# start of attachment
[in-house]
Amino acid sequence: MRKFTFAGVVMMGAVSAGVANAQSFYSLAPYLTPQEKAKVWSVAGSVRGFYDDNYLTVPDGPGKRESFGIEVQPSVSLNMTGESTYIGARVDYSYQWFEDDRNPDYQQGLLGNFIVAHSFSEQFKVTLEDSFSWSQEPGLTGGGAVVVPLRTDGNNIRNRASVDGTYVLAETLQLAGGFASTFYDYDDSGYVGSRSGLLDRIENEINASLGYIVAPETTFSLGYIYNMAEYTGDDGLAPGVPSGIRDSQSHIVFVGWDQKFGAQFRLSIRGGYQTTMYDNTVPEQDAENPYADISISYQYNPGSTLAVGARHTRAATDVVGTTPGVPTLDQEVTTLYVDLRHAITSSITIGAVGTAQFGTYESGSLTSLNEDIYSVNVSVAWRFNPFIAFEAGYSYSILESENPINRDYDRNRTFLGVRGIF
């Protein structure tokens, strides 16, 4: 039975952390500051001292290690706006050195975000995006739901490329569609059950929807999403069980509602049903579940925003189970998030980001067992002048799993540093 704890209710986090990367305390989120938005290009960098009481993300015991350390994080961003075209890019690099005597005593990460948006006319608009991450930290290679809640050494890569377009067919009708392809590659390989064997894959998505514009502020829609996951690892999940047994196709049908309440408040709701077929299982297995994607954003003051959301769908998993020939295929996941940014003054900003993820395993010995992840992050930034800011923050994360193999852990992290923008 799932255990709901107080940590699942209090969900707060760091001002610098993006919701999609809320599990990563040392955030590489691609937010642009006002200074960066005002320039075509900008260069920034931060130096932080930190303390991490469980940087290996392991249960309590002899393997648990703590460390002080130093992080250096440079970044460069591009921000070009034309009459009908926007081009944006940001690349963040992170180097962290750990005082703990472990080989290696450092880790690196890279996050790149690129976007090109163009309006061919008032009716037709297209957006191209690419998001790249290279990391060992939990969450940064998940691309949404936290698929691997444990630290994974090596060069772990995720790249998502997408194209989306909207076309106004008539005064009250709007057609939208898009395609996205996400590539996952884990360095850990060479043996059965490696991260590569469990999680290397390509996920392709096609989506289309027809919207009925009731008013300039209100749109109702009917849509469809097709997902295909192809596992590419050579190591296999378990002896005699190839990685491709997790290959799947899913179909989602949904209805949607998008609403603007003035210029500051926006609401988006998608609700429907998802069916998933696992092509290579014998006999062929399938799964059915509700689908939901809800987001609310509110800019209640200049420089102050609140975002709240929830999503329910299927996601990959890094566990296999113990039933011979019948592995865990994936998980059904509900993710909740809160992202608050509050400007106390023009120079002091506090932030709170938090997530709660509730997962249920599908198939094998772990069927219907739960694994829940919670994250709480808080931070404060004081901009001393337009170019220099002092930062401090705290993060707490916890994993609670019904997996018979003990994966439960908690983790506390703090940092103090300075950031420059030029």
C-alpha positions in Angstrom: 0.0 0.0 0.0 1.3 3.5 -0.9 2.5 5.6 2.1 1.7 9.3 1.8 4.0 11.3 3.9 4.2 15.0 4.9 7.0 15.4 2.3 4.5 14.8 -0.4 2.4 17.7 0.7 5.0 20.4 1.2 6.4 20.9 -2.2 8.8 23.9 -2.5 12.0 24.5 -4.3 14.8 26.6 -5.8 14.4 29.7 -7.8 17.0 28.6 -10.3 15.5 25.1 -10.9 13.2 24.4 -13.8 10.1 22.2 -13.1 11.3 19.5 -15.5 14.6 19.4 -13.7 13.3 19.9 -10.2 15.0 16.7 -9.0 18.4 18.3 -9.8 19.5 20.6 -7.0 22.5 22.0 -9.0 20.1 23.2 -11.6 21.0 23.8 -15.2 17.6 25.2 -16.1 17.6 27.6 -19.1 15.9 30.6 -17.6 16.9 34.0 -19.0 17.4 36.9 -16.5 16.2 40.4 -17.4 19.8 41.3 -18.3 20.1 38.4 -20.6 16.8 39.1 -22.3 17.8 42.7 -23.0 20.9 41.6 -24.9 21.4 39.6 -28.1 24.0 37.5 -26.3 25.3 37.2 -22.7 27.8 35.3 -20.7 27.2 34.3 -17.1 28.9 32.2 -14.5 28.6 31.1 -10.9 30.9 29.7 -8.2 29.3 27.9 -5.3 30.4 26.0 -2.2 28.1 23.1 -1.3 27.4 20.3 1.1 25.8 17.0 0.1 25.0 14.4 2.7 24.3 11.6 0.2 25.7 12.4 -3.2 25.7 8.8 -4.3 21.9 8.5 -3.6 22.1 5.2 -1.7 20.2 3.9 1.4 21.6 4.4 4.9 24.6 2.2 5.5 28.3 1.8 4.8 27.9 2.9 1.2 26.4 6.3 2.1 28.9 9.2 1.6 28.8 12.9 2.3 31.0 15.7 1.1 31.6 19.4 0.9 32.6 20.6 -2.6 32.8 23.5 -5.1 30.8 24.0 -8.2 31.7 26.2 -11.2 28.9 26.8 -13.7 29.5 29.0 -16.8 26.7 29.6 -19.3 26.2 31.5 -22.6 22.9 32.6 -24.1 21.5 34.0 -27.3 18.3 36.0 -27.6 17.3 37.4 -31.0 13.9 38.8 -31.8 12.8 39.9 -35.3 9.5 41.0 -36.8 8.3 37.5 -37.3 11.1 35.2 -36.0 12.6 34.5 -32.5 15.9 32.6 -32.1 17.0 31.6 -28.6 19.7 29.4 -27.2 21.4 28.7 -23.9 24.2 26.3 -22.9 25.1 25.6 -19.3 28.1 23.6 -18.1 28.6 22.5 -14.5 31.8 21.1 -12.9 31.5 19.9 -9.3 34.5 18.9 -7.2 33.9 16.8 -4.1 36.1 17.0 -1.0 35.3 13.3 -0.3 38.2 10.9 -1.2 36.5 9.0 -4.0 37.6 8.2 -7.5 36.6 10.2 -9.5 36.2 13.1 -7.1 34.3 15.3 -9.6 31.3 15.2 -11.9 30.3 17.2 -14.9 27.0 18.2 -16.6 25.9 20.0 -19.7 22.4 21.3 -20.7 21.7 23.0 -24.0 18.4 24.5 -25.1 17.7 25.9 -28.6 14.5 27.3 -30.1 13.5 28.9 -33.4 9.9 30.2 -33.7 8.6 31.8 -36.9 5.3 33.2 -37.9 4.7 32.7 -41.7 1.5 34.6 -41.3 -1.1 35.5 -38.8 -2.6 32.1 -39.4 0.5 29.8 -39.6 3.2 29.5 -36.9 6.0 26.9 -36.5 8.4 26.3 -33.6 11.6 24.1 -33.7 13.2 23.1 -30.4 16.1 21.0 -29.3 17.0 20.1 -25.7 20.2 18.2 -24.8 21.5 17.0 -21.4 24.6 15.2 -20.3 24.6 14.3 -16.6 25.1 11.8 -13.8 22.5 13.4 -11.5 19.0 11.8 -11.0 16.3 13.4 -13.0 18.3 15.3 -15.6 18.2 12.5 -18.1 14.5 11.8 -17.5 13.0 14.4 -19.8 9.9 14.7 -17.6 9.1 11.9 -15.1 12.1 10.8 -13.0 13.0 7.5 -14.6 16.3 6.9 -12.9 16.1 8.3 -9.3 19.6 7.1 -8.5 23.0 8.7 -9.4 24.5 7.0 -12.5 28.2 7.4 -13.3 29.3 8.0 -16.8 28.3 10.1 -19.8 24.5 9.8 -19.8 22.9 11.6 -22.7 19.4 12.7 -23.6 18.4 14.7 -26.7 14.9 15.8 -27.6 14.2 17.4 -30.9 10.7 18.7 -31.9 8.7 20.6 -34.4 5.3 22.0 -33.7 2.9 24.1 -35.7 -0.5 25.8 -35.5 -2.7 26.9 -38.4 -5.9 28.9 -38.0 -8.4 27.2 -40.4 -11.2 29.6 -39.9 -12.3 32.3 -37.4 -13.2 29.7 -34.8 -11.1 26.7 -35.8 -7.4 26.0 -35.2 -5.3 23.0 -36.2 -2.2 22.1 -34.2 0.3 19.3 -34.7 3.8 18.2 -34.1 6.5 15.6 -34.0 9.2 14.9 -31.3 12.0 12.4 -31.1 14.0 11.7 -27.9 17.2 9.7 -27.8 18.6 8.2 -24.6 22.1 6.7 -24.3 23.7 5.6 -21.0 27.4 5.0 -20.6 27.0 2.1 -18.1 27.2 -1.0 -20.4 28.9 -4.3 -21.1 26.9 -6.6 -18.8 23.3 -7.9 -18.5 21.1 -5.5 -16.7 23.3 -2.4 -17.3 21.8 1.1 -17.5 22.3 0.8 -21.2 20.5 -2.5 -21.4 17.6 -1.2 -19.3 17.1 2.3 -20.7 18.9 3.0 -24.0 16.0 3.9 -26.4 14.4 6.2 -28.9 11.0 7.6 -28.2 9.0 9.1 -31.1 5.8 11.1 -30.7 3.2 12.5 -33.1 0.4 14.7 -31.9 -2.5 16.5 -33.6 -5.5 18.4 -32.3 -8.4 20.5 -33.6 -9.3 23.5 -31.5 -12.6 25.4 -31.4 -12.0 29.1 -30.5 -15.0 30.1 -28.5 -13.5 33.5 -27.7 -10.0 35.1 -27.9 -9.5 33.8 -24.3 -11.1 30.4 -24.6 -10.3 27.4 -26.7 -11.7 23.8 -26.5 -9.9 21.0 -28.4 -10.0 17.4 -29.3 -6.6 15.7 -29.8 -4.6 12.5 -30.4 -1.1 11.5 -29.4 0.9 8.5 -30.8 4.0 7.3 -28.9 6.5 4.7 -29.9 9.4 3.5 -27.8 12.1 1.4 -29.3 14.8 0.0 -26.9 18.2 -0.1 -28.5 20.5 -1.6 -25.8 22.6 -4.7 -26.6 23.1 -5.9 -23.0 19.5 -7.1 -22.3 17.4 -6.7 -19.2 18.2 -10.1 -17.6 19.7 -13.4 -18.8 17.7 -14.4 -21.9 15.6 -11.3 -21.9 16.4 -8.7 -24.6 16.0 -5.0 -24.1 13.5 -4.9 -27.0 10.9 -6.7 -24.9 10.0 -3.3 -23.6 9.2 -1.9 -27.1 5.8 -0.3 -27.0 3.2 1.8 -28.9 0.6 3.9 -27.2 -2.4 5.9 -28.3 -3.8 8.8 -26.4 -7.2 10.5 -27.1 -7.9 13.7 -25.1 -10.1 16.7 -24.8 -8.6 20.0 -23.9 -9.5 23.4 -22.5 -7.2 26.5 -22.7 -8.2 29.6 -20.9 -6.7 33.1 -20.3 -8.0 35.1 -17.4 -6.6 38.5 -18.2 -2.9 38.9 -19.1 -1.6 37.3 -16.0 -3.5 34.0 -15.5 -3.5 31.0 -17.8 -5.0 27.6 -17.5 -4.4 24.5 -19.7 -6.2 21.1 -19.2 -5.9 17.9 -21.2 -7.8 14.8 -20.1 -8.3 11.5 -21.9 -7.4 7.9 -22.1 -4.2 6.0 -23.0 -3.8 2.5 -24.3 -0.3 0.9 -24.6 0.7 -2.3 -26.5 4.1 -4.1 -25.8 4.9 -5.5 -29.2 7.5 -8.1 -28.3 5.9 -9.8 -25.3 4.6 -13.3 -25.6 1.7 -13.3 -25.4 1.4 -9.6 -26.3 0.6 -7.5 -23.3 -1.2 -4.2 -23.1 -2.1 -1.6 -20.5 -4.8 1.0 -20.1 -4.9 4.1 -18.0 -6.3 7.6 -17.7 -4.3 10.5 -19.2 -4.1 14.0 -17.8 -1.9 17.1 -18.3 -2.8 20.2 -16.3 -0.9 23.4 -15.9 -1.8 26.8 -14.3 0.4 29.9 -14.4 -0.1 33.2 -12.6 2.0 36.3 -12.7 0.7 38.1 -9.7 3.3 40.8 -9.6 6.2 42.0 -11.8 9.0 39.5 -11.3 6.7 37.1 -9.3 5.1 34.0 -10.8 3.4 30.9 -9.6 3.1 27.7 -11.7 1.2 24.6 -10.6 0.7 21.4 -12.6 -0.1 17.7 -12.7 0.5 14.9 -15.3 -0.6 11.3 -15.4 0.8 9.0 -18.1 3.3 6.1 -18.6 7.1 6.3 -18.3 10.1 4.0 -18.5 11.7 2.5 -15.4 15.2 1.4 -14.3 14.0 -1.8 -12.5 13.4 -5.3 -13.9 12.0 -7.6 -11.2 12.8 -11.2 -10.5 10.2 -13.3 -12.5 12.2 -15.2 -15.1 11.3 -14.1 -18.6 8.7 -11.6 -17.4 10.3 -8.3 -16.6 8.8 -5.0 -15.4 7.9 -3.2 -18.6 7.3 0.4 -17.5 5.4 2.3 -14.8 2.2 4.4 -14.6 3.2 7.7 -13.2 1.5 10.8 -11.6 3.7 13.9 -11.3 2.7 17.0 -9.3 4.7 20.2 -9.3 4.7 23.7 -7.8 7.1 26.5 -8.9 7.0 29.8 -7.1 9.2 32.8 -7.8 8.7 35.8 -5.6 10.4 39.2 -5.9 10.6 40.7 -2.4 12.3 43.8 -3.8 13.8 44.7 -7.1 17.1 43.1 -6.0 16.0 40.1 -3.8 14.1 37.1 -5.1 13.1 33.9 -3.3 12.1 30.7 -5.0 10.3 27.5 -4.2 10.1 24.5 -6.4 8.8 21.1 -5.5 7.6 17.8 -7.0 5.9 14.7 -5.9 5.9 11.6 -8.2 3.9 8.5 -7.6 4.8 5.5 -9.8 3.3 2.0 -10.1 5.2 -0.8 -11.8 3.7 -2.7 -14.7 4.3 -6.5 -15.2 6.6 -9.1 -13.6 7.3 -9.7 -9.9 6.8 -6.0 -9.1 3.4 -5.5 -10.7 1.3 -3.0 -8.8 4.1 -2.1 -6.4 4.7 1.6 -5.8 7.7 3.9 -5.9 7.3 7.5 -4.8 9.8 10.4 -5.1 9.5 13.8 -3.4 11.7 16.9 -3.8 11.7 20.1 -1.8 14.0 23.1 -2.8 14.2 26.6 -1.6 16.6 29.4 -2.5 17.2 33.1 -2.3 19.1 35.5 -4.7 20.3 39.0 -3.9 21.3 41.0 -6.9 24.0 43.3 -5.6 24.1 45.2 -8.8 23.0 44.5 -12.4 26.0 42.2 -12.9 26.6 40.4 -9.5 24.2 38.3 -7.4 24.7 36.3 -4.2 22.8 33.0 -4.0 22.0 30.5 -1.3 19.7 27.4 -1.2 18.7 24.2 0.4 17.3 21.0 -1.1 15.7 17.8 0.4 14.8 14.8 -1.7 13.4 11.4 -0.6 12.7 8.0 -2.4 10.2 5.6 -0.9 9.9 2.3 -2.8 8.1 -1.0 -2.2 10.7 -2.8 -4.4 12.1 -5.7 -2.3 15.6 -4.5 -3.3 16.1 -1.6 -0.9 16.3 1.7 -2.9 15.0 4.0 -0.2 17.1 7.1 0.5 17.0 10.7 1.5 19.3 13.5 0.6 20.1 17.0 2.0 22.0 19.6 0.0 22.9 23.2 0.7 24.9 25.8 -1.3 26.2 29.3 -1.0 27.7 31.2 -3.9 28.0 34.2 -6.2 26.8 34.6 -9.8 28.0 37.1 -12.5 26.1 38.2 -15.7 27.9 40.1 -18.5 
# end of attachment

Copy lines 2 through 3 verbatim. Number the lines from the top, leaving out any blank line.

Amino acid sequence: MRKFTFAGVVMMGAVSAGVANAQSFYSLAPYLTPQEKAKVWSVAGSVRGFYDDNYLTVPDGPGKRESFGIEVQPSVSLNMTGESTYIGARVDYSYQWFEDDRNPDYQQGLLGNFIVAHSFSEQFKVTLEDSFSWSQEPGLTGGGAVVVPLRTDGNNIRNRASVDGTYVLAETLQLAGGFASTFYDYDDSGYVGSRSGLLDRIENEINASLGYIVAPETTFSLGYIYNMAEYTGDDGLAPGVPSGIRDSQSHIVFVGWDQKFGAQFRLSIRGGYQTTMYDNTVPEQDAENPYADISISYQYNPGSTLAVGARHTRAATDVVGTTPGVPTLDQEVTTLYVDLRHAITSSITIGAVGTAQFGTYESGSLTSLNEDIYSVNVSVAWRFNPFIAFEAGYSYSILESENPINRDYDRNRTFLGVRGIF
């Protein structure tokens, strides 16, 4: 039975952390500051001292290690706006050195975000995006739901490329569609059950929807999403069980509602049903579940925003189970998030980001067992002048799993540093 704890209710986090990367305390989120938005290009960098009481993300015991350390994080961003075209890019690099005597005593990460948006006319608009991450930290290679809640050494890569377009067919009708392809590659390989064997894959998505514009502020829609996951690892999940047994196709049908309440408040709701077929299982297995994607954003003051959301769908998993020939295929996941940014003054900003993820395993010995992840992050930034800011923050994360193999852990992290923008 799932255990709901107080940590699942209090969900707060760091001002610098993006919701999609809320599990990563040392955030590489691609937010642009006002200074960066005002320039075509900008260069920034931060130096932080930190303390991490469980940087290996392991249960309590002899393997648990703590460390002080130093992080250096440079970044460069591009921000070009034309009459009908926007081009944006940001690349963040992170180097962290750990005082703990472990080989290696450092880790690196890279996050790149690129976007090109163009309006061919008032009716037709297209957006191209690419998001790249290279990391060992939990969450940064998940691309949404936290698929691997444990630290994974090596060069772990995720790249998502997408194209989306909207076309106004008539005064009250709007057609939208898009395609996205996400590539996952884990360095850990060479043996059965490696991260590569469990999680290397390509996920392709096609989506289309027809919207009925009731008013300039209100749109109702009917849509469809097709997902295909192809596992590419050579190591296999378990002896005699190839990685491709997790290959799947899913179909989602949904209805949607998008609403603007003035210029500051926006609401988006998608609700429907998802069916998933696992092509290579014998006999062929399938799964059915509700689908939901809800987001609310509110800019209640200049420089102050609140975002709240929830999503329910299927996601990959890094566990296999113990039933011979019948592995865990994936998980059904509900993710909740809160992202608050509050400007106390023009120079002091506090932030709170938090997530709660509730997962249920599908198939094998772990069927219907739960694994829940919670994250709480808080931070404060004081901009001393337009170019220099002092930062401090705290993060707490916890994993609670019904997996018979003990994966439960908690983790506390703090940092103090300075950031420059030029």